BMI View: Gasol expects that its liquefied natural gas (LNG) regasification unit offshore Benin will be operational by 2015, although final agreement between partners is still to be reached. The plan provides an interesting solution for gas shortage s in the region and low f inancing requirement for Gasol as it plans to lease an already existing floating storage regasification unit to Azerbaijan's SOCAR. However, we maintain a number of obstacles remain before this project can advance . In particular we stress that delays could call into question the viability of the project as we expect Ghana to boost gas production from its Jubilee field in the coming years.
Gasol's Chief Operating Officer, Alan Buxton, confirmed the company's intention to move forward with its partner BenGaz to install a floating storage regasification unit (F S R U) offshore Benin. The plan involves the lease of an old LNG vessel and regasification barge to be moored in the Cotonou harbour , with initial import capacity of 2.7bn cubic meters (bcm) which could be increased to 3.7bcm in the future .
The project has been well managed so far and is currently awaiting final commercial agreements between the partners and the suppliers, which Buxton expect s to be reached by the end of 2013. If an agreement is reach as planned , financing for the initial steps of the project could be released early 2014. Accordingly, Gasol is targeting to receive first gas on Benin's coast in 2015.
Feedstock is expected to come from Azerbaijan's SOCAR , with whom the partners signed an LNG supply deal and are expected to lease the F S R U. Gasol also reached preliminary agreements with both Communauté Électrique du Benin (CEB) and Ghana National Gas for the purchase of gas. Transportation through the existing West African Gas Pipeline (WAGP) remains to be negotiated, but we do not see this as a significant obstacle considering BenGaz is part of the consortium.
|Life Line For Gas Hungry Shore|
|Map Of The West African Gas Pipeline|
Spotting A Market Gap
Ensuring sufficient gas supply has been a key objective for the development of the countries in the Gulf of Guinea . The WAGP was commissioned in 2008 but started small commercial deliveries of gas to receiving countries only in 2011 and was intended to supply Benin, Togo and Ghana with 1.76bcm worth of Nigerian gas annually in a bid to boost economic development and provide reliable for feedstock for power generation in the region.
However, since initial operations began (behind schedule), a number of unplanned outages have seen erratic or non-existent supplies of gas.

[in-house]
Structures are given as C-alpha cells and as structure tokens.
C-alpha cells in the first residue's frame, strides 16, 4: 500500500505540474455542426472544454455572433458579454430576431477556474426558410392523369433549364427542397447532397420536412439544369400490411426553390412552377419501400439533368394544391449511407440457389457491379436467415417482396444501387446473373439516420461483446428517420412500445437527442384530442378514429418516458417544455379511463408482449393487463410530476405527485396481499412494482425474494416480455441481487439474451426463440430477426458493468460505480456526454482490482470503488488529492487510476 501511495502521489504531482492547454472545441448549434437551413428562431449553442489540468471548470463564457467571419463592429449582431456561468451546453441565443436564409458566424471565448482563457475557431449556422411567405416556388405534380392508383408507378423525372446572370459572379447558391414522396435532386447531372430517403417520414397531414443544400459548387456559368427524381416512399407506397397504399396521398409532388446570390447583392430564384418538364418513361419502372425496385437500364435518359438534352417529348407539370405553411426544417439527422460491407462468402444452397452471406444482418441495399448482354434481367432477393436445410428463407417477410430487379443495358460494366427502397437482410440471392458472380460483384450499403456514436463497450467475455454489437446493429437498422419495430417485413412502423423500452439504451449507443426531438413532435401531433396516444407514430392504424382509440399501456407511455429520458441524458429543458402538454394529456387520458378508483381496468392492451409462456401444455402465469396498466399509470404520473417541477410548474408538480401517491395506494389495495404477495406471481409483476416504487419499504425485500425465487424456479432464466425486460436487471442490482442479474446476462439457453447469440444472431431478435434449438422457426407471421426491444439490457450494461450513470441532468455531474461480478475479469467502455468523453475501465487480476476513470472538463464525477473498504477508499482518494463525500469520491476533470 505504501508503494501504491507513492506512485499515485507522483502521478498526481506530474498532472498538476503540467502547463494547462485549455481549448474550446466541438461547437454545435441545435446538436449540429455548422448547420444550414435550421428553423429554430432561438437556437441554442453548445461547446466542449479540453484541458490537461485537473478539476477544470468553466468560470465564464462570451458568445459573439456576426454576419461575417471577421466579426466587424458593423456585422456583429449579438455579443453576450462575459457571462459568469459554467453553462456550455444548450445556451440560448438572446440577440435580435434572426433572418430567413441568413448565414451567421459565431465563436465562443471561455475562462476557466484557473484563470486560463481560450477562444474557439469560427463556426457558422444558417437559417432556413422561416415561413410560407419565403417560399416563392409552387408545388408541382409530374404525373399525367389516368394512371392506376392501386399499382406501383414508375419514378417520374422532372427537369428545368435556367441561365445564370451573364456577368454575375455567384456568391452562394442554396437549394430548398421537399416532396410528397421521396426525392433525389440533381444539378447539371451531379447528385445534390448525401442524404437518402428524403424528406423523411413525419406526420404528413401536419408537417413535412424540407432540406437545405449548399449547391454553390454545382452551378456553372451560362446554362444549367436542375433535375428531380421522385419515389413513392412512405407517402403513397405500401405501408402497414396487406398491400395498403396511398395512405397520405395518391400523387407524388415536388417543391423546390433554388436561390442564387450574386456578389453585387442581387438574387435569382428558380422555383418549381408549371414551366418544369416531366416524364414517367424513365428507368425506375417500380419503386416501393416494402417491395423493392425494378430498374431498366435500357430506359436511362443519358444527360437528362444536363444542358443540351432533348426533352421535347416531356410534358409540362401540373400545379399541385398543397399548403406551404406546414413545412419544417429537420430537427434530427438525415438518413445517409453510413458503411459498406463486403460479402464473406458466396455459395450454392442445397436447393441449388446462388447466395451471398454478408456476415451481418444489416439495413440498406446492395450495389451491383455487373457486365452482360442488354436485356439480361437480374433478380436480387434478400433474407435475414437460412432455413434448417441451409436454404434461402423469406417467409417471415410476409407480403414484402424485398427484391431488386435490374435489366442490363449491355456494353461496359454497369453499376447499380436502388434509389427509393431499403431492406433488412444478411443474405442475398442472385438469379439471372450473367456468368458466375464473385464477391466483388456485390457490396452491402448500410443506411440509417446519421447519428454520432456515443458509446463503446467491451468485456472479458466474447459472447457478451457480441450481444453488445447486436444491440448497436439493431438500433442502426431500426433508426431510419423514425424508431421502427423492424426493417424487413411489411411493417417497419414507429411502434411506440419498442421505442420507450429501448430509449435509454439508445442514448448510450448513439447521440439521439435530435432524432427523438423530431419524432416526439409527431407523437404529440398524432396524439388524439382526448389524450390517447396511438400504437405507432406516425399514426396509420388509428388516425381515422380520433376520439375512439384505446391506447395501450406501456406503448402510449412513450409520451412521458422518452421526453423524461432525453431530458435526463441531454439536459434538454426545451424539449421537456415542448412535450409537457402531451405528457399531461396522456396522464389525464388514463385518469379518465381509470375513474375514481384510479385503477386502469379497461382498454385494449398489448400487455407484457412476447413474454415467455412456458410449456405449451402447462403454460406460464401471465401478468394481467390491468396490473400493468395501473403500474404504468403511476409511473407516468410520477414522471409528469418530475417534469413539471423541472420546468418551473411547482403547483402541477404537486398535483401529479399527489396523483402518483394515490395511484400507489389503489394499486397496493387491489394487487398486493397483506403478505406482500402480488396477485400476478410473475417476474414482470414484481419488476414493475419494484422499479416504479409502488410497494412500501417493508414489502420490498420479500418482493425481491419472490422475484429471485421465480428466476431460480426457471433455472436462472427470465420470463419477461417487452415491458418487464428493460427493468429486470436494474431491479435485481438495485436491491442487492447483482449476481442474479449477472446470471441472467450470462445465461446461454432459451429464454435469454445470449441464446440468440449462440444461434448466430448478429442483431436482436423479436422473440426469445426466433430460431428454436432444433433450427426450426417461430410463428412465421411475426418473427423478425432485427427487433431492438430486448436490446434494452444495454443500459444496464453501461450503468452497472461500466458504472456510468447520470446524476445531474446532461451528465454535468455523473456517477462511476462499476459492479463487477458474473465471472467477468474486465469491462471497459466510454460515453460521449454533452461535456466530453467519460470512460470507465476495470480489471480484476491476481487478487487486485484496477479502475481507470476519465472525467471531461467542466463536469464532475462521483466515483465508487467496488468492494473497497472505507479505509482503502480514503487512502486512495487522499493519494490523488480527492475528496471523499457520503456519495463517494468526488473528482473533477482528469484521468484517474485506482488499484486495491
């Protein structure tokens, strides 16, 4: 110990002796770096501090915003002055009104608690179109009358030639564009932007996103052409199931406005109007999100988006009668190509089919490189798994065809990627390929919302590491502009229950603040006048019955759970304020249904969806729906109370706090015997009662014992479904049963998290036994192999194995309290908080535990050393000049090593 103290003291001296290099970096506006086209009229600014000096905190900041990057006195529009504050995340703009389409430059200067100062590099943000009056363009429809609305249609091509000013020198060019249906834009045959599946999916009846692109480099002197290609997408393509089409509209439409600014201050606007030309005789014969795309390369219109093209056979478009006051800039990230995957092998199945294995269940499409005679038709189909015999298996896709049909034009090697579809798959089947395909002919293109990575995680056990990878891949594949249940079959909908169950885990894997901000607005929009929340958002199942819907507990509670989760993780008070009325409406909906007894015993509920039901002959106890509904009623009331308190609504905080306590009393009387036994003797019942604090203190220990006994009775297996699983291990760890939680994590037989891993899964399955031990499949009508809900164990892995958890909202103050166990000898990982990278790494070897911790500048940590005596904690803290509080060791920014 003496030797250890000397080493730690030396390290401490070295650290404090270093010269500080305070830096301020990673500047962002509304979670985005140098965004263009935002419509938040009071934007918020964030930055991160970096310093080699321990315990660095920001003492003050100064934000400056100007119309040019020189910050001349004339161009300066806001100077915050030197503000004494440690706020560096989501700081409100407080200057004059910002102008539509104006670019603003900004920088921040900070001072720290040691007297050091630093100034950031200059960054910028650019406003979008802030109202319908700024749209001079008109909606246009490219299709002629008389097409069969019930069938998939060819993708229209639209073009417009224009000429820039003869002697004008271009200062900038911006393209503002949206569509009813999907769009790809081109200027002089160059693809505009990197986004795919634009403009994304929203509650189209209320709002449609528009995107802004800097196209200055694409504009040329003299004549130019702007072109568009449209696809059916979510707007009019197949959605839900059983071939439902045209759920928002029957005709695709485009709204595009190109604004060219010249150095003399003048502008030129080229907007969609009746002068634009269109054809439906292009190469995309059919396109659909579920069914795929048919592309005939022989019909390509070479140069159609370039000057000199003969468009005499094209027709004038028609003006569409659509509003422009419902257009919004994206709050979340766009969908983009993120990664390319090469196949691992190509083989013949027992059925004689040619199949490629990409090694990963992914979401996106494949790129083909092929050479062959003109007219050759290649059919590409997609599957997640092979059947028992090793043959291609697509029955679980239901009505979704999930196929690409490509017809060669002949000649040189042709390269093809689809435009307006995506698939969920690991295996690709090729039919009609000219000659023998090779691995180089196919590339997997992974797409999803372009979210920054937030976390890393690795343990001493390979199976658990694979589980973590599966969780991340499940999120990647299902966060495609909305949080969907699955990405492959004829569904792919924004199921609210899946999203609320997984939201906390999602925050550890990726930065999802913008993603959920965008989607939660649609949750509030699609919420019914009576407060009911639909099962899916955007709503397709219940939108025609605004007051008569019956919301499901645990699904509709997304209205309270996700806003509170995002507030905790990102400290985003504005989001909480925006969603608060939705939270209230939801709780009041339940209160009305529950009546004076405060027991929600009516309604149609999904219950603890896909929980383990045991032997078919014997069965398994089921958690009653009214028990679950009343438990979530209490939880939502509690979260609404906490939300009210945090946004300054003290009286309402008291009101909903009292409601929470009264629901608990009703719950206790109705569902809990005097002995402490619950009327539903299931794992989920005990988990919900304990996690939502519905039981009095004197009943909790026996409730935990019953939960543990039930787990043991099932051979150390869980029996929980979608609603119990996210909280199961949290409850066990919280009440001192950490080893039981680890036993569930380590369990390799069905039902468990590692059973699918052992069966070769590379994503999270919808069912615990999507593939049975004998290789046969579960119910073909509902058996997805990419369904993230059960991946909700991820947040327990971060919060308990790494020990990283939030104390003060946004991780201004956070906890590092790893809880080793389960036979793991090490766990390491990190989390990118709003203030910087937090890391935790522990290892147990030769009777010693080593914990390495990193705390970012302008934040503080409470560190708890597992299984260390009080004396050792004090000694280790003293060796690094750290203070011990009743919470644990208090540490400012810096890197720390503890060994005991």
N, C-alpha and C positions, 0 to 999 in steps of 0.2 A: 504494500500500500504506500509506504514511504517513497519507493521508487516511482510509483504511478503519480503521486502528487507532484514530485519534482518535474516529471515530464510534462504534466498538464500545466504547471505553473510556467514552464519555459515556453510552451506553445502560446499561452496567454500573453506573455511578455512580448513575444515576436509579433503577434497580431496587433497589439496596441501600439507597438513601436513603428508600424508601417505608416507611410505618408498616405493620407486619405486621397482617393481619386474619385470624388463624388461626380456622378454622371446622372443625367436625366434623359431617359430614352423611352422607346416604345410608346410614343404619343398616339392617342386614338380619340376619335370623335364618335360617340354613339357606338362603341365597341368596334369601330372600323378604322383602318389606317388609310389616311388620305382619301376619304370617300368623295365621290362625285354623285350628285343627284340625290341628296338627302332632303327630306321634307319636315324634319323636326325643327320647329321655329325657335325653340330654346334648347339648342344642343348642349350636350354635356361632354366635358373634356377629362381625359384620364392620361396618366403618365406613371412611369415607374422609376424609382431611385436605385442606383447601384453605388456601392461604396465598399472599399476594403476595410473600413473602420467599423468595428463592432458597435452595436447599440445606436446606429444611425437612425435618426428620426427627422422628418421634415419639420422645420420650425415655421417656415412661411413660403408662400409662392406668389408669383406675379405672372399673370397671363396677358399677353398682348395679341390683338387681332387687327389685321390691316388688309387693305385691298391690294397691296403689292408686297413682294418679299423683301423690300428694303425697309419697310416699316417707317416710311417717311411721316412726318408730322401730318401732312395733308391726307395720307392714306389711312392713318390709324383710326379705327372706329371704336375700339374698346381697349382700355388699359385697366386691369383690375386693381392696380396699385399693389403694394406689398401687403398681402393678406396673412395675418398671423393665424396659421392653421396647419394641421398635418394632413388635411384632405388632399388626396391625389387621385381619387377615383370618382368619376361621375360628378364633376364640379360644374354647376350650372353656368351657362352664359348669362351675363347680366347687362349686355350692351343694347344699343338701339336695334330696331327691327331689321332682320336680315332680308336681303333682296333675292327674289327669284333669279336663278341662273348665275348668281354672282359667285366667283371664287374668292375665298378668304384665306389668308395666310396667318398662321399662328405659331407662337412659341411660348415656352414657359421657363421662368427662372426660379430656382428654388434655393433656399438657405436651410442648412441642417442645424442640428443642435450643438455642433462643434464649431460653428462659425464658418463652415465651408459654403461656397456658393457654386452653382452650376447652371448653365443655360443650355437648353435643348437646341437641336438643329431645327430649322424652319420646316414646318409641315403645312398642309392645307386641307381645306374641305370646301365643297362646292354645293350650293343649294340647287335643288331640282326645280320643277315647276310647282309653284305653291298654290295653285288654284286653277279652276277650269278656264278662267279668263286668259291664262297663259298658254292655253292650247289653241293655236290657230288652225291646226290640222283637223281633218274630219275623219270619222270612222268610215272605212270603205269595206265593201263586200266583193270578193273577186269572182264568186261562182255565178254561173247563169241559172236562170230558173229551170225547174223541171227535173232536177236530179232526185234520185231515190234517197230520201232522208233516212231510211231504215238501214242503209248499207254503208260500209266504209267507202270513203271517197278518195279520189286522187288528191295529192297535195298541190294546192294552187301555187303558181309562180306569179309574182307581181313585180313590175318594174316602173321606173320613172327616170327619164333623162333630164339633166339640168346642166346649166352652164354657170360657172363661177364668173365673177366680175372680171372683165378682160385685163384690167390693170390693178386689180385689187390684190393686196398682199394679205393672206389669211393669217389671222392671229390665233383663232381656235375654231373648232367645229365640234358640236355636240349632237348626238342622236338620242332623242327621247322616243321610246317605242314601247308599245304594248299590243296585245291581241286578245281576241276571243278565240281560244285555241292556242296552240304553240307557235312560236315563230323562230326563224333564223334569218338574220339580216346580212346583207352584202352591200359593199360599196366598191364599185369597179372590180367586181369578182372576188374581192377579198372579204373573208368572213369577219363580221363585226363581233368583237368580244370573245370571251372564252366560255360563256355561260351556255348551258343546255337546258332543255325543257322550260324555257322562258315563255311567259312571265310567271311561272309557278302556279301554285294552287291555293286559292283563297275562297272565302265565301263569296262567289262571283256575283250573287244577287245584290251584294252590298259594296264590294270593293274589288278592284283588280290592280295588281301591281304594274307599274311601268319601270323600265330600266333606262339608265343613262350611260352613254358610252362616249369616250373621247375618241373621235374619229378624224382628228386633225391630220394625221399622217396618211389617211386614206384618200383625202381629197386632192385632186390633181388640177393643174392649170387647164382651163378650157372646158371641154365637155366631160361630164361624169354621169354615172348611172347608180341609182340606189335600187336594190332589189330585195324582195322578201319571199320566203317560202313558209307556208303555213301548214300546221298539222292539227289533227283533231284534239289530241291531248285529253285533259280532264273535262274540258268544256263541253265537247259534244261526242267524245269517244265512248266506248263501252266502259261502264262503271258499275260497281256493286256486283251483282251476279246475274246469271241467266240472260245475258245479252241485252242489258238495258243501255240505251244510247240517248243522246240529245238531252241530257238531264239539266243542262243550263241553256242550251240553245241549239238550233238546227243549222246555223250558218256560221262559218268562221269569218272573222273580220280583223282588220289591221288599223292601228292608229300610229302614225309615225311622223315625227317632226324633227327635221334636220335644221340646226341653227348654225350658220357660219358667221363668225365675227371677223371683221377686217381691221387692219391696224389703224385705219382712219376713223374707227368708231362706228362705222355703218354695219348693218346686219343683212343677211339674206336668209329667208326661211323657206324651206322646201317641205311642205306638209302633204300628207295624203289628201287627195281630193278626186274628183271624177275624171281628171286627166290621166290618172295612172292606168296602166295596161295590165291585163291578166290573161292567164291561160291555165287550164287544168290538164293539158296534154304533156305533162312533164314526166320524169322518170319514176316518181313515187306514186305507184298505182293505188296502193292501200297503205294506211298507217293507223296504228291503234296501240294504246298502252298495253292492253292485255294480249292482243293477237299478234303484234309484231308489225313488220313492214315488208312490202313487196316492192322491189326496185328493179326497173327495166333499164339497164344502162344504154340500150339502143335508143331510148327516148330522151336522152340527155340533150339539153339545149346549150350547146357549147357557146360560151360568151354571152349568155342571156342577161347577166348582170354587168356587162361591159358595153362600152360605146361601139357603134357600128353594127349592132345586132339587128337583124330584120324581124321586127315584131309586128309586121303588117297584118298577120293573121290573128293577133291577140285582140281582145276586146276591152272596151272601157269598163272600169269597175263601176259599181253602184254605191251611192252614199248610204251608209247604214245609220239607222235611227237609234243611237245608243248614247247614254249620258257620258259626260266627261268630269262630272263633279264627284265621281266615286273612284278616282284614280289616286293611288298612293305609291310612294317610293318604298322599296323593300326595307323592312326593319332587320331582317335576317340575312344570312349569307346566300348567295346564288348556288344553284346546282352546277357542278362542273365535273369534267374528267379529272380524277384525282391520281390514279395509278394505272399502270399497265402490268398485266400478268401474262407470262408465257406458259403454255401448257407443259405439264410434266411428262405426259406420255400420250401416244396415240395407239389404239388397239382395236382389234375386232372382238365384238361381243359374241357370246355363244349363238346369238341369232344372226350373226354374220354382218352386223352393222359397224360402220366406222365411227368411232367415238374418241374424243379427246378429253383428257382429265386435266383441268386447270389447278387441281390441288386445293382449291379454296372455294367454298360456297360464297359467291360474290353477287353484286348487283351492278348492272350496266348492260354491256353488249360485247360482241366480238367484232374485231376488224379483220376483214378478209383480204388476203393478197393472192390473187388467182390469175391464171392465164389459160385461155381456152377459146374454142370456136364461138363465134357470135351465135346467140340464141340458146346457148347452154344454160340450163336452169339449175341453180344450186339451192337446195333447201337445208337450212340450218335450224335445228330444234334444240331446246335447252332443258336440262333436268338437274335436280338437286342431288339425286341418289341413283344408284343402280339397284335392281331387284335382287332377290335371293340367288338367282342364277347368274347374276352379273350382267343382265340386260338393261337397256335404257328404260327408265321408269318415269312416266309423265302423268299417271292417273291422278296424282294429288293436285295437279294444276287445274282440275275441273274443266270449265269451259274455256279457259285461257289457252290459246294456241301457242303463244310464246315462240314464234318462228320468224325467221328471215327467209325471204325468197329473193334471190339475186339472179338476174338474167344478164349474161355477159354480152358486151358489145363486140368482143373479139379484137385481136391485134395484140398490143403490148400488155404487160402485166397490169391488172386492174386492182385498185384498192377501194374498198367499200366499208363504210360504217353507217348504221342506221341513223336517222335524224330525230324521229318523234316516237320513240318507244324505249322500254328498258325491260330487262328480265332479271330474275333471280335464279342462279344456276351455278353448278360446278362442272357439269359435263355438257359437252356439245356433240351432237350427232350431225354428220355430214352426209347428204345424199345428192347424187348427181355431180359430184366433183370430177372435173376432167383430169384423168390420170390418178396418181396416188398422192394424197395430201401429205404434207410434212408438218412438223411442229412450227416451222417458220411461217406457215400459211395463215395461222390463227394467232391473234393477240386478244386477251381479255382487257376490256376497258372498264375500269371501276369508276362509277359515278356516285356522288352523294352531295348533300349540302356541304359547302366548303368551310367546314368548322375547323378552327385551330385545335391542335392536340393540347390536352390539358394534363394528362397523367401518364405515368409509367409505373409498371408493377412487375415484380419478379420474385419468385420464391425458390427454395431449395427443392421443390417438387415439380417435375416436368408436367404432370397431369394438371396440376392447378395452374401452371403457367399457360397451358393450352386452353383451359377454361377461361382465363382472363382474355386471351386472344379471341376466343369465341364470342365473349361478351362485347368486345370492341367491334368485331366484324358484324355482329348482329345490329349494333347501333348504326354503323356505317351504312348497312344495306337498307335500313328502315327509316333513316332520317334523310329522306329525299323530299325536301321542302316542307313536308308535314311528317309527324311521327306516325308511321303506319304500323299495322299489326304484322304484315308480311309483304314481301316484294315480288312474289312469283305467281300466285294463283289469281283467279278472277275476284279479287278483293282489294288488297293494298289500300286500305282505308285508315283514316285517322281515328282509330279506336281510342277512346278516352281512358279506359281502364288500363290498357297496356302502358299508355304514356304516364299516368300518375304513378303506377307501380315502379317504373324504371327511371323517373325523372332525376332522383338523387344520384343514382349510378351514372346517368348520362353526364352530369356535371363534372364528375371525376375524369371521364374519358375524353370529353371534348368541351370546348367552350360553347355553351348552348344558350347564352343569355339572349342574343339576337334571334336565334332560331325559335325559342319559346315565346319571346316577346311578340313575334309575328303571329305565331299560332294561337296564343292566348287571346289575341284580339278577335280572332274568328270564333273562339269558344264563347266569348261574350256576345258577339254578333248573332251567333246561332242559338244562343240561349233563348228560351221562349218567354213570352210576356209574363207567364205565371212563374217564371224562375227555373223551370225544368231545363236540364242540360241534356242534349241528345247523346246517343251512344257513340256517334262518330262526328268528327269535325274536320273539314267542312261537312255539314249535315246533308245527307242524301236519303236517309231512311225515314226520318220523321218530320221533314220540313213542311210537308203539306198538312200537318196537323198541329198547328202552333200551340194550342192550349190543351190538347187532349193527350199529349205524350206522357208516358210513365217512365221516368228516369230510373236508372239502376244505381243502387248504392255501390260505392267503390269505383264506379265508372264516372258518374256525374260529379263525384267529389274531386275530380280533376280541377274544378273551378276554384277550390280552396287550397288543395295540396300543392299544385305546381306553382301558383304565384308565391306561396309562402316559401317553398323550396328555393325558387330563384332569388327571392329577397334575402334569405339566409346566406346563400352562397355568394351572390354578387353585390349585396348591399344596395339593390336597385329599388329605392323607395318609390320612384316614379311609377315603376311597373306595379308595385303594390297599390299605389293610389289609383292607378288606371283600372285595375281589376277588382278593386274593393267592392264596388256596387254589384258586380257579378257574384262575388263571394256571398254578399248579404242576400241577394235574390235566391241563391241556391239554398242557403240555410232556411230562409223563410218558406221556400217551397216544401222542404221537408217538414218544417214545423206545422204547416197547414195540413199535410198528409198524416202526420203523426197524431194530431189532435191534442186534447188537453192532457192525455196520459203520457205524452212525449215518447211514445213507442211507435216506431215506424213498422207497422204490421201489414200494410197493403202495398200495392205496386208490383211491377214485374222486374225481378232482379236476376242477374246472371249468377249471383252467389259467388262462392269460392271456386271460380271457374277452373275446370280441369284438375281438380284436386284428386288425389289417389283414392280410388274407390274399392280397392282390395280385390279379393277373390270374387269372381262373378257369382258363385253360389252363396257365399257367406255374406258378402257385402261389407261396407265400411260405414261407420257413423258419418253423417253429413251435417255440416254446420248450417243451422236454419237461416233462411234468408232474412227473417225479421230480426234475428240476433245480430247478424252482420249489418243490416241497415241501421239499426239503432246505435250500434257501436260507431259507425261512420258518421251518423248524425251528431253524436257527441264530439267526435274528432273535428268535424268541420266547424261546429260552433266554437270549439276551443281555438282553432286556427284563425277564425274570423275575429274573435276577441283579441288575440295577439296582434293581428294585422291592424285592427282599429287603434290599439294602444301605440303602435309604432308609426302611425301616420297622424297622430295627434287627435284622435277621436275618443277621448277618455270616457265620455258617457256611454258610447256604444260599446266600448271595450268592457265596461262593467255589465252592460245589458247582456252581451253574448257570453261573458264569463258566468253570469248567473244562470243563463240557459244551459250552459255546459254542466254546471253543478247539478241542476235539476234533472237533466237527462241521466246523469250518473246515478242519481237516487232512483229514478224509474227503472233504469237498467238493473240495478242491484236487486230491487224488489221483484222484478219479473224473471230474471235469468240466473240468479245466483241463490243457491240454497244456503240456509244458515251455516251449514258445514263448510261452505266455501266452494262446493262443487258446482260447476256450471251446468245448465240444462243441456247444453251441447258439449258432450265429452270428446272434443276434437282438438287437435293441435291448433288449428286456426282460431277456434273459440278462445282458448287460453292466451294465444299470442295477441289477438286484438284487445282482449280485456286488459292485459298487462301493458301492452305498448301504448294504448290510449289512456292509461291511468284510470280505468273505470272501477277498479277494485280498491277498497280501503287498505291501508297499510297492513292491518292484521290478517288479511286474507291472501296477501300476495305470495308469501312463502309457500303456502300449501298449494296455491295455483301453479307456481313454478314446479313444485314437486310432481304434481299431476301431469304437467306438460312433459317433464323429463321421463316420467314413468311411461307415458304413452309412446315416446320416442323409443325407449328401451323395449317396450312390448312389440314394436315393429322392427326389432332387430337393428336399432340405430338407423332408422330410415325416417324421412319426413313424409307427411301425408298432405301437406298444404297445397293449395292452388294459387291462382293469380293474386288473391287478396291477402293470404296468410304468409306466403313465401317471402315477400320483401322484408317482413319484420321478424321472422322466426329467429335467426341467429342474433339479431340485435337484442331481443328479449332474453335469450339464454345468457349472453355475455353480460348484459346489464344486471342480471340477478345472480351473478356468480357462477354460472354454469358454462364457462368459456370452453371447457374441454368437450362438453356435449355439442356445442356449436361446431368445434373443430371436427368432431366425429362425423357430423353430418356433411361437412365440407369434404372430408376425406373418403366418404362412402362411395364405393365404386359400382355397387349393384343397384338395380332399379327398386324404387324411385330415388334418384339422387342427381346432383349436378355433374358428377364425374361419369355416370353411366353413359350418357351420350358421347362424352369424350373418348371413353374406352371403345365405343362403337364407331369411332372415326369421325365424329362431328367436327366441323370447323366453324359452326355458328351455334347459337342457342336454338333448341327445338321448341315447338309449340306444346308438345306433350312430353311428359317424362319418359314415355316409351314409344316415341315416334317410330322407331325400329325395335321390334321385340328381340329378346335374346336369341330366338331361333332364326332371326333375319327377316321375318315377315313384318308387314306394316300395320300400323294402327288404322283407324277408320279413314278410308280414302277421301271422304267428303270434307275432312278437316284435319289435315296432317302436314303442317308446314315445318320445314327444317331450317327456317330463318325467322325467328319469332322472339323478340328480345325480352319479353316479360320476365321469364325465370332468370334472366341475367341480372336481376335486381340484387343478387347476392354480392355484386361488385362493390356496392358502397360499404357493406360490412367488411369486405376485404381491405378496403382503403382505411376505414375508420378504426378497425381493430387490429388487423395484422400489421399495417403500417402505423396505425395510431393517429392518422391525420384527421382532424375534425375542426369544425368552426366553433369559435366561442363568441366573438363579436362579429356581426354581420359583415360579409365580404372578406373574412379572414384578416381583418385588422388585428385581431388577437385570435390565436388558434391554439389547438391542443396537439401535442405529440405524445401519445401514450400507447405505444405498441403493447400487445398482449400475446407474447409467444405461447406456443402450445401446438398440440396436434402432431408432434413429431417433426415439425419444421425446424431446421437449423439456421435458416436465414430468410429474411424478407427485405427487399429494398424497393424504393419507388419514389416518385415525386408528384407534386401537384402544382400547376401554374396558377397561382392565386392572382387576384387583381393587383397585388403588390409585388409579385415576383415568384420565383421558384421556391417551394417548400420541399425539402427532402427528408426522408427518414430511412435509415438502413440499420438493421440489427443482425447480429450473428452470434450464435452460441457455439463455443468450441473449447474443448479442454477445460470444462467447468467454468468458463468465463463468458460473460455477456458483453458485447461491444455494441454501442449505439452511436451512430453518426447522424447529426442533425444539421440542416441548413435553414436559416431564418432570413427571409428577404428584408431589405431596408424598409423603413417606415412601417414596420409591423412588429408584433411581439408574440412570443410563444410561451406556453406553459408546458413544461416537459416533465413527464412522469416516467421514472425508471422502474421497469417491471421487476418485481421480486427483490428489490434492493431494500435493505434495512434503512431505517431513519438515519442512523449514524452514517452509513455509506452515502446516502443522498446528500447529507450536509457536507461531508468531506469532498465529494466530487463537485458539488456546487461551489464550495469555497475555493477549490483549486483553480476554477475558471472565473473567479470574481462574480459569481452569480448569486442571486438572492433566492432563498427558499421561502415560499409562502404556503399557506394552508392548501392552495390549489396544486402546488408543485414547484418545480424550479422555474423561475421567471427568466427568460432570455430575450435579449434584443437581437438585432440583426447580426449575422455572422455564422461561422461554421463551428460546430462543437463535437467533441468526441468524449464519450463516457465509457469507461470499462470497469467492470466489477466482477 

In 2009, vandalism by Nigerian rebels prevented flows of gas for nearly a year;
Supplies have remained offline since August 2012, when the pipeline was damaged in a battle between the Togolese Navy and pirates;
In November 2012 an explosion killed two engineers working to repair the pipeline.
While the pipeline finally restarted operations late June 2013, outages resulted in significant electricity shortage s in Ghana (see ' Energy Security Concerns Will Persist ' February 8 th ). The country has been attempting to boost its gas generation capacity in recent years in order to move away from expensive oil imports. Expected development on the Jubilee should have boosted the country's gas supply, but problems in gathering funding have postponed the monetisation of the associated gas.
|Can Gasol Fuel Shortage?|
|Ghana's Gas Consumption & Production, bcm|
Therefore, we see that Gasol's project could find a role to play in gas supply for the region. It will help to alleviate the lack of reliability of Nigerian supply. Disruptions to supply along the WAGP occurred on the Eastern part of the line, due to piracy and frequent disruptions in Nigeria's gas production. Supplying gas from Benin to Ghana thus appears offer a more reliable route for gas.
Issues Still Threaten Risky Project
This LNG project will however face a number of significant obstacles which could either delay or completely impede its development:
Gasol holds little track-record in developing LNG infrastructure. Securing financing could be difficult and costly for the company as the project will retain a high risk profile investors. Potential doubts about the company's capacity to secure supply could push funding cost high enough to put the commercial viability of the in doubt .
It is unclear which FSRU SOCAR will provide and it remains possible that updating the ageing vessel could pose technical challenges. This could trigger delays and result additional costs which could reduce the profitability of the project.
Output at the Jubilee field could increase significantly if Ghana manages to overcome the financing issues that it faced in the past. Large gas supplies from this domestic field would limit demand for imports from the Gasol project.
Overall, while we see the project could fill an important supply gap in the regional gas consumption, it faces significant challenges. If however Gasol manages to start the FSRU as expected by 2015, the company could benefit from delays to the Jubilee field associated gas project.